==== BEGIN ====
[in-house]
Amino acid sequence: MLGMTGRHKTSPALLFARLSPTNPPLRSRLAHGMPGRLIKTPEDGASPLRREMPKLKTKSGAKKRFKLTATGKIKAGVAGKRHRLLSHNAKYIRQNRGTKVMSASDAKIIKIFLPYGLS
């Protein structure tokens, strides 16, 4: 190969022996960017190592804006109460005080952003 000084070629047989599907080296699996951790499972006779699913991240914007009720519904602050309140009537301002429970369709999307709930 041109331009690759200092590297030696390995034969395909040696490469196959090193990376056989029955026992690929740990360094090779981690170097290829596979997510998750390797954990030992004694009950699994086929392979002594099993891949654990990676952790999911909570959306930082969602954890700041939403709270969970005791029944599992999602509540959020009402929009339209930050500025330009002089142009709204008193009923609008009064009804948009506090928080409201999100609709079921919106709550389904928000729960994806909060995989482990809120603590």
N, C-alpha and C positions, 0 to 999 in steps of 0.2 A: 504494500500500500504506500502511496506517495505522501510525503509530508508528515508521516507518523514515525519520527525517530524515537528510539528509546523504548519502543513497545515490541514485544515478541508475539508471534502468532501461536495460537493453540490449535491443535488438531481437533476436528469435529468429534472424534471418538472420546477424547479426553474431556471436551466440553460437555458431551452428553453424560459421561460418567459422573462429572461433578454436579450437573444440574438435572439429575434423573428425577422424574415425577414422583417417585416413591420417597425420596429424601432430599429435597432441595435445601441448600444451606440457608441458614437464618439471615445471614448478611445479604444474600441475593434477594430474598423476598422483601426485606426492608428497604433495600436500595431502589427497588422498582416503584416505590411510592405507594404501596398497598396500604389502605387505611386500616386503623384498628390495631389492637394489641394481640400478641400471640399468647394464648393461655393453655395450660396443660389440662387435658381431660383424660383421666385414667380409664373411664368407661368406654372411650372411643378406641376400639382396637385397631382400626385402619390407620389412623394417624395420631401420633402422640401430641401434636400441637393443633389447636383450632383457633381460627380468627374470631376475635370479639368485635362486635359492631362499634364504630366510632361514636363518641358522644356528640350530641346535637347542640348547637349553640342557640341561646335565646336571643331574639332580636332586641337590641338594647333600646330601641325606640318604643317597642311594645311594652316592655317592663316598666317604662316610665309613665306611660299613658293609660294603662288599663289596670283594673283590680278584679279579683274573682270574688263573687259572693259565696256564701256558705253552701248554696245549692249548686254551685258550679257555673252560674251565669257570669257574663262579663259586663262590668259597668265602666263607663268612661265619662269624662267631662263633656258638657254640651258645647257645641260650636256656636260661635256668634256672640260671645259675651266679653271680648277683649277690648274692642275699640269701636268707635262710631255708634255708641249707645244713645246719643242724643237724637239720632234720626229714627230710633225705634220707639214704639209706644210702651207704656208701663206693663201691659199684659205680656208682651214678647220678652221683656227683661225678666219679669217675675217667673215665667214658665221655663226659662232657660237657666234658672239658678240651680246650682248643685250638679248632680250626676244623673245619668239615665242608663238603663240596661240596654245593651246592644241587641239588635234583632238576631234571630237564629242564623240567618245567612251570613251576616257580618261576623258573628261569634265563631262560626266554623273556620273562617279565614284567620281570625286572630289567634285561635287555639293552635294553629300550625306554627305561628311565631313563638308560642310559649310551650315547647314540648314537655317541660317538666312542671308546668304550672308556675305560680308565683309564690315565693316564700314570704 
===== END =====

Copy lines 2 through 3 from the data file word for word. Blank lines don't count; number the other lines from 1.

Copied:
Amino acid sequence: MLGMTGRHKTSPALLFARLSPTNPPLRSRLAHGMPGRLIKTPEDGASPLRREMPKLKTKSGAKKRFKLTATGKIKAGVAGKRHRLLSHNAKYIRQNRGTKVMSASDAKIIKIFLPYGLS
């Protein structure tokens, strides 16, 4: 190969022996960017190592804006109460005080952003 000084070629047989599907080296699996951790499972006779699913991240914007009720519904602050309140009537301002429970369709999307709930 041109331009690759200092590297030696390995034969395909040696490469196959090193990376056989029955026992690929740990360094090779981690170097290829596979997510998750390797954990030992004694009950699994086929392979002594099993891949654990990676952790999911909570959306930082969602954890700041939403709270969970005791029944599992999602509540959020009402929009339209930050500025330009002089142009709204008193009923609008009064009804948009506090928080409201999100609709079921919106709550389904928000729960994806909060995989482990809120603590």